This is the last in a series of articles devoted to the 2021DOC NYCFilm Festival (November 10–28). Part 1 was posted November 30, and Part 2 December 7.
Veteran director Todd Haynes ( Safe, Mildred Pierce, Dark Waters) has ventured into new territory in The Velvet Underground (2021). Although he has focused on musicians in several of his previous films, including Velvet Goldmine (1998) and I’m Not There (2007), The Velvet Underground is his first documentary. Like his previous efforts, Haynes’s new film displays his considerable talent as a visual artist. But those who seek out the film to gain greater insight into the group it examines—and its times—will walk away with unanswered questions. Even fans of the band, too, may feel only half-satisfied.
The Velvet Underground formed in New York in the mid-1960s. Its early line-up included the talented vocalist and guitarist Lou Reed, multi-instrumentalist John Cale, guitarist Sterling Morrison and drummer Moe Tucker. Reed’s love of early rock and roll, Cale’s interest in the musical avant-garde and the bohemianism of both contributed to a sound that distinguished the group from its peers.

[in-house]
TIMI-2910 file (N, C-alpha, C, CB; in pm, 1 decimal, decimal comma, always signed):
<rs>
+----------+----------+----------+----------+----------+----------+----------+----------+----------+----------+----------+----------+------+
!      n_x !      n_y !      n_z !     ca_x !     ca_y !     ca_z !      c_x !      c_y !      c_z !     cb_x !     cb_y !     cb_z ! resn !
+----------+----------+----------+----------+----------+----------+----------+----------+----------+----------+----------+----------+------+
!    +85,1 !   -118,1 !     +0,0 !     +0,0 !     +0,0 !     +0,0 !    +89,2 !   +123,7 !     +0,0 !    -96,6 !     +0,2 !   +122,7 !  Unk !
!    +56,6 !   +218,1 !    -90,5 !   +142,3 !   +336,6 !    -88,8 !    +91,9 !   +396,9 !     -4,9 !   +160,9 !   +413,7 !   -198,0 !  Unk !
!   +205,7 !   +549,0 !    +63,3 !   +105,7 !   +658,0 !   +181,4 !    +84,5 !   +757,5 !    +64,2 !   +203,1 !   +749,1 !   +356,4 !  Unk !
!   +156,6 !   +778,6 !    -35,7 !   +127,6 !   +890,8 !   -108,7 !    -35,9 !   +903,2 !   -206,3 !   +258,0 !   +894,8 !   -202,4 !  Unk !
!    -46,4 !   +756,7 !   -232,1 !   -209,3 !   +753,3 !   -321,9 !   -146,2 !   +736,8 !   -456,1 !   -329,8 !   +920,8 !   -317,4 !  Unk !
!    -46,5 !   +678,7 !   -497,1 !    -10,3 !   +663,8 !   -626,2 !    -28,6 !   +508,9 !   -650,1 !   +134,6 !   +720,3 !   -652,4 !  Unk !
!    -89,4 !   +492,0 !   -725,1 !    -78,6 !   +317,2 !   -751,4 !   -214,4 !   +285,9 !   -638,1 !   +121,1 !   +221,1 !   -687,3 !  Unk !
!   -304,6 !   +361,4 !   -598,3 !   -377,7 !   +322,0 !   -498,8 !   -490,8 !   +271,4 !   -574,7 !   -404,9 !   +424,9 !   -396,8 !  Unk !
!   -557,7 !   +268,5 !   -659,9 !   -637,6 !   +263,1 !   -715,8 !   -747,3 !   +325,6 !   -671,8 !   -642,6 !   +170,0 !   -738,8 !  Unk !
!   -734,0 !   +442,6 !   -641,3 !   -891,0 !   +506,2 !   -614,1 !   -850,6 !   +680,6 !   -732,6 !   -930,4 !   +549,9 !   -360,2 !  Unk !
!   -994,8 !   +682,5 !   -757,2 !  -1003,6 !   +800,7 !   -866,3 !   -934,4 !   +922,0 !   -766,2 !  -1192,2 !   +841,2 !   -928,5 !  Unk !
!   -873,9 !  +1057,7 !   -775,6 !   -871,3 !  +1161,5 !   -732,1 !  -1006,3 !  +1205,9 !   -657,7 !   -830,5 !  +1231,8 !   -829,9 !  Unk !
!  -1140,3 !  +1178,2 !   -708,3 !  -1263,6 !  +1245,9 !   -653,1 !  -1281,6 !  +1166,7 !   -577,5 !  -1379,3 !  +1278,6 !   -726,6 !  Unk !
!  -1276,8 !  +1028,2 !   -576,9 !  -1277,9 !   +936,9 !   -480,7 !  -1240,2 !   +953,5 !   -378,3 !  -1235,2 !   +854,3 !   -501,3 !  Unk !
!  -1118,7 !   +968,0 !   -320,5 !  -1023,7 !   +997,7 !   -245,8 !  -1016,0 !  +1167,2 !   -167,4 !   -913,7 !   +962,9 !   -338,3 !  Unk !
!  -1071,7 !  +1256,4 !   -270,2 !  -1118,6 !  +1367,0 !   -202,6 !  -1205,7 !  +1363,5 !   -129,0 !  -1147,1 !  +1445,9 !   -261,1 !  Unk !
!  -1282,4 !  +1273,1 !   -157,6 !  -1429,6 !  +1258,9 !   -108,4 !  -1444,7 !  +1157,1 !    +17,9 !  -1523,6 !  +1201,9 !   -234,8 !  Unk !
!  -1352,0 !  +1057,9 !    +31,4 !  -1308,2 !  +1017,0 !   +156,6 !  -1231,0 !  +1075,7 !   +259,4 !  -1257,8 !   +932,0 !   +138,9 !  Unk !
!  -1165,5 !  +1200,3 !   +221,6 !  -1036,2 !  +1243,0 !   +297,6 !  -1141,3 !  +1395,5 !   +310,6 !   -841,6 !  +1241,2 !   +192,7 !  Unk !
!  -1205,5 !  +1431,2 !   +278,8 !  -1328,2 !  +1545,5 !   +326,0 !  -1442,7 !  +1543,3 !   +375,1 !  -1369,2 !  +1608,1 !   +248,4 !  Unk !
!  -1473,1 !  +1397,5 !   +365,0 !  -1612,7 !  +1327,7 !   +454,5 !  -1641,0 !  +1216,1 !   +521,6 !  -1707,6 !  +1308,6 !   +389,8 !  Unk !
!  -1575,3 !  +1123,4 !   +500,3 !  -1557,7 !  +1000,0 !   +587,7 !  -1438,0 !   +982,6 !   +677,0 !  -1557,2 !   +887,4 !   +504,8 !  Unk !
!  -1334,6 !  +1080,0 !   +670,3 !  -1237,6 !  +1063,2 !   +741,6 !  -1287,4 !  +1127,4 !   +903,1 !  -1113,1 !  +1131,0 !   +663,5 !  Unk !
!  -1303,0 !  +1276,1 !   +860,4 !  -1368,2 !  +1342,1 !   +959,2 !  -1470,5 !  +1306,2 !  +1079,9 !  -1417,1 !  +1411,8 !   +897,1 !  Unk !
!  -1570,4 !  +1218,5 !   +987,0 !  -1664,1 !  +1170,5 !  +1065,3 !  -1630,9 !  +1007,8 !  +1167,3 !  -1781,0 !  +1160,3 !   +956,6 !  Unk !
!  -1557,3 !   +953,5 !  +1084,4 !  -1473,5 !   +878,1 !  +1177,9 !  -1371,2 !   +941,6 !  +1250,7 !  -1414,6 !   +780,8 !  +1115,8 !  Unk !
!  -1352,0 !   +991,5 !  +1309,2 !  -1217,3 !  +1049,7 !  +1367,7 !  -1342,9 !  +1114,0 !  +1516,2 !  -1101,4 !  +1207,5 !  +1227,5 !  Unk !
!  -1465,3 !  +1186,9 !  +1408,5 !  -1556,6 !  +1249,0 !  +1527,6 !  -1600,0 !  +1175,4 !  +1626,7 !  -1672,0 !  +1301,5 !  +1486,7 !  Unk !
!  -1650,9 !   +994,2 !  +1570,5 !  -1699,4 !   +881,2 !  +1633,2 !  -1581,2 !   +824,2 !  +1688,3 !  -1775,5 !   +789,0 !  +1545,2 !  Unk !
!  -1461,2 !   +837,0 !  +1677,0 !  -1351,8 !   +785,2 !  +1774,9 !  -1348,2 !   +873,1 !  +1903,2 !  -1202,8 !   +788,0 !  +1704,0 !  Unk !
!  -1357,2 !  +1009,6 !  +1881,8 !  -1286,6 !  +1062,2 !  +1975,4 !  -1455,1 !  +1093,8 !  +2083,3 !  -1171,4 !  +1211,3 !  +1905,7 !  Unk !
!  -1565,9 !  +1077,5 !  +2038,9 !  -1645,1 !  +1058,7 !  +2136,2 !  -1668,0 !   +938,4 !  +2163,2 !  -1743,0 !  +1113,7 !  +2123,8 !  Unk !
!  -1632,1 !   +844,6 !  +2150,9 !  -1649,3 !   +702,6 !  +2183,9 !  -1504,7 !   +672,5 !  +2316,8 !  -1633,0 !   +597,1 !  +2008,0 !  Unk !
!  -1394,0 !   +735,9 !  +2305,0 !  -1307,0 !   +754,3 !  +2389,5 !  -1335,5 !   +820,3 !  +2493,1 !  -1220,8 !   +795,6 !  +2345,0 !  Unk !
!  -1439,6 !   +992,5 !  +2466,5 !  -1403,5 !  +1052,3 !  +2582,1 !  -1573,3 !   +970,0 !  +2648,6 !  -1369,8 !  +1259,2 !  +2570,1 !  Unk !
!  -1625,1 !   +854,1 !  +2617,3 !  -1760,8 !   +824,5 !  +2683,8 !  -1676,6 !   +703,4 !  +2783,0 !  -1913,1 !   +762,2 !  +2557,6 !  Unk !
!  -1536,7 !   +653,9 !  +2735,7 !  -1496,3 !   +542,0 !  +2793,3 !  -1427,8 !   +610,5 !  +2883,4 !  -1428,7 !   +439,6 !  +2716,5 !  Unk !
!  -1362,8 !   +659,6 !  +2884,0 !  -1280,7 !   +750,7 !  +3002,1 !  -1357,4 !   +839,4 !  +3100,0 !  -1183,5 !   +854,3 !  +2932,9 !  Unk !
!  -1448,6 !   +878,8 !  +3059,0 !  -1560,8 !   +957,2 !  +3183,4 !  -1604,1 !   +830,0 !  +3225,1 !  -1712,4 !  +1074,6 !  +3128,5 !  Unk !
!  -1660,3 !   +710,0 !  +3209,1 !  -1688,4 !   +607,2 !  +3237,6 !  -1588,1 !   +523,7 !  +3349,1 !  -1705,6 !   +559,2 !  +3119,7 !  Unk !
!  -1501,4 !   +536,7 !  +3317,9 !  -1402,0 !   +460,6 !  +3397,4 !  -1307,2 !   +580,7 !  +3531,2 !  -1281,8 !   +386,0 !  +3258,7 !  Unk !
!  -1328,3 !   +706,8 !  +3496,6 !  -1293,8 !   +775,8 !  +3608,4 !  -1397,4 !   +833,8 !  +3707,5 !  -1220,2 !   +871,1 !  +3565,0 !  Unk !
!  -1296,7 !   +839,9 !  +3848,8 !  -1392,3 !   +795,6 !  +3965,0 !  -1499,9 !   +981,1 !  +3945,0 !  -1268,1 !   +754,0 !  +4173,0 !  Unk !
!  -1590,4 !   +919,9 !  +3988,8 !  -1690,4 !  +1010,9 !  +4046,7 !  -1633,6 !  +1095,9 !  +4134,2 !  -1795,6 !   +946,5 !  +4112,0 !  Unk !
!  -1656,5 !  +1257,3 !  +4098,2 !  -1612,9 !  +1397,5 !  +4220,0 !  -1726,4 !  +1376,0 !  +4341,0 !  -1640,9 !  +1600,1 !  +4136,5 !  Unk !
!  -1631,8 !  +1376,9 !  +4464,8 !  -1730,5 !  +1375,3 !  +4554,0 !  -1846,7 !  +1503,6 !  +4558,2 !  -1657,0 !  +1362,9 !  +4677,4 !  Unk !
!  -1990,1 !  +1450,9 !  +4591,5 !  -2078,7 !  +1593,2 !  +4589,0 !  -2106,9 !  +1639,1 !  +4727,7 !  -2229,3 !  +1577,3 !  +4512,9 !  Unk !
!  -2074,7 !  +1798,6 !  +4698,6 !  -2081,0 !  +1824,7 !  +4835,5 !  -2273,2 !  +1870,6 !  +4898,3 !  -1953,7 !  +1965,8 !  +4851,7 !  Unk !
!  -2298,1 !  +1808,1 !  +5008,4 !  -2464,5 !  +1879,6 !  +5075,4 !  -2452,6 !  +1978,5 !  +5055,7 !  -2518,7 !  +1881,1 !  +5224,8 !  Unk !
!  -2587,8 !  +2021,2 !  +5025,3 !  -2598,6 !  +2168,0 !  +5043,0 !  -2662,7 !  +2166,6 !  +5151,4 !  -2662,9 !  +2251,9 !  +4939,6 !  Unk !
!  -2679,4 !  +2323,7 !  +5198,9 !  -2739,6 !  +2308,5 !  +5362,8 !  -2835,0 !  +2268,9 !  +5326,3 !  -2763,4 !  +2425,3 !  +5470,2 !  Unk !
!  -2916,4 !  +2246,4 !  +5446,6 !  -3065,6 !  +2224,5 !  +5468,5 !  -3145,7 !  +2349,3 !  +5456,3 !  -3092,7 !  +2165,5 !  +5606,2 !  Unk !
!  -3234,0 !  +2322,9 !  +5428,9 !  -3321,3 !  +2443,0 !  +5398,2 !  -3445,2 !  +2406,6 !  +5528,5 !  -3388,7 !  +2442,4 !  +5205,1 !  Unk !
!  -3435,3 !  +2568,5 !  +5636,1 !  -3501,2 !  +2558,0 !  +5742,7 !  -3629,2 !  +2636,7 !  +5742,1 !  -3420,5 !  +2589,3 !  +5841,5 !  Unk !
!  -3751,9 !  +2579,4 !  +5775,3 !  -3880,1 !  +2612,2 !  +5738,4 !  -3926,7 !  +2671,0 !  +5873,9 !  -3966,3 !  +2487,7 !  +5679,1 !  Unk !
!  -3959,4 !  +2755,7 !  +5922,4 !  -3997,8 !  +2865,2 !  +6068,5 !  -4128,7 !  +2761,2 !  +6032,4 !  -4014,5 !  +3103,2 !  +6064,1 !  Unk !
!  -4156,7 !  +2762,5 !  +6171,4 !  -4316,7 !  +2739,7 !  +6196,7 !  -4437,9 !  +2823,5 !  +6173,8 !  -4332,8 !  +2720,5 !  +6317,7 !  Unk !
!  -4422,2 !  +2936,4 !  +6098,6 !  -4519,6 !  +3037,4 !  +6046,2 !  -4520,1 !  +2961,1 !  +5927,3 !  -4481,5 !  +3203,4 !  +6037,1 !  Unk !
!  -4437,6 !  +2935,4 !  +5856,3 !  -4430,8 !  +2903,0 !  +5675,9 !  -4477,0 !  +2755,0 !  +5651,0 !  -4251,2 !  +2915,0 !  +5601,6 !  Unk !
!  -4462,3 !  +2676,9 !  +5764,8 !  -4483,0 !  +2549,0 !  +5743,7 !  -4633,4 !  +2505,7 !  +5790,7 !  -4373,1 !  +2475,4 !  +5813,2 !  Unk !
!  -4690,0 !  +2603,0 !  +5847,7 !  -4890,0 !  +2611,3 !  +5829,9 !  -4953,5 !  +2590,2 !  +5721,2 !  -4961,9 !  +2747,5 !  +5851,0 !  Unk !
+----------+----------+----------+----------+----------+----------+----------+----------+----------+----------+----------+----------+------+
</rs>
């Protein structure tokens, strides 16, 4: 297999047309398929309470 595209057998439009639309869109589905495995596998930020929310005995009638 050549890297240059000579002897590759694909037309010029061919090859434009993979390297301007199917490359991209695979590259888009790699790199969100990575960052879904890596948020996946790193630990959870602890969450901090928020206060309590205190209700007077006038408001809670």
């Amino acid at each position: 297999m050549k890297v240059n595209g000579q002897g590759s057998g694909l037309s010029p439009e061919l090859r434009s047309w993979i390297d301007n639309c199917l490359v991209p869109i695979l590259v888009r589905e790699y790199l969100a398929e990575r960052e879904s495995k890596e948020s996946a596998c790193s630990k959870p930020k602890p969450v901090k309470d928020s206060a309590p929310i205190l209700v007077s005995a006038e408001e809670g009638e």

Pop artist Andy Warhol became the band’s manager in 1966 and brought German model and singer Nico into the line-up. This configuration recorded what became the group’s most acclaimed album, The Velvet Underground & Nico. Several of its songs dealt with taboo topics such as drug addiction and sadomasochism.
Shedding first Nico, then Cale (who was replaced by bassist Doug Yule), the band recorded several more albums, each with a distinct sound. Although the group’s music became more conventional, it also gained subtlety and emotional range. Never popular or successful while it was active, the Velvet Underground has since gained a large critical and popular following. The band’s enduring popularity and continuing influence on rock musicians certainly provide grounds for a critical examination of its history and music.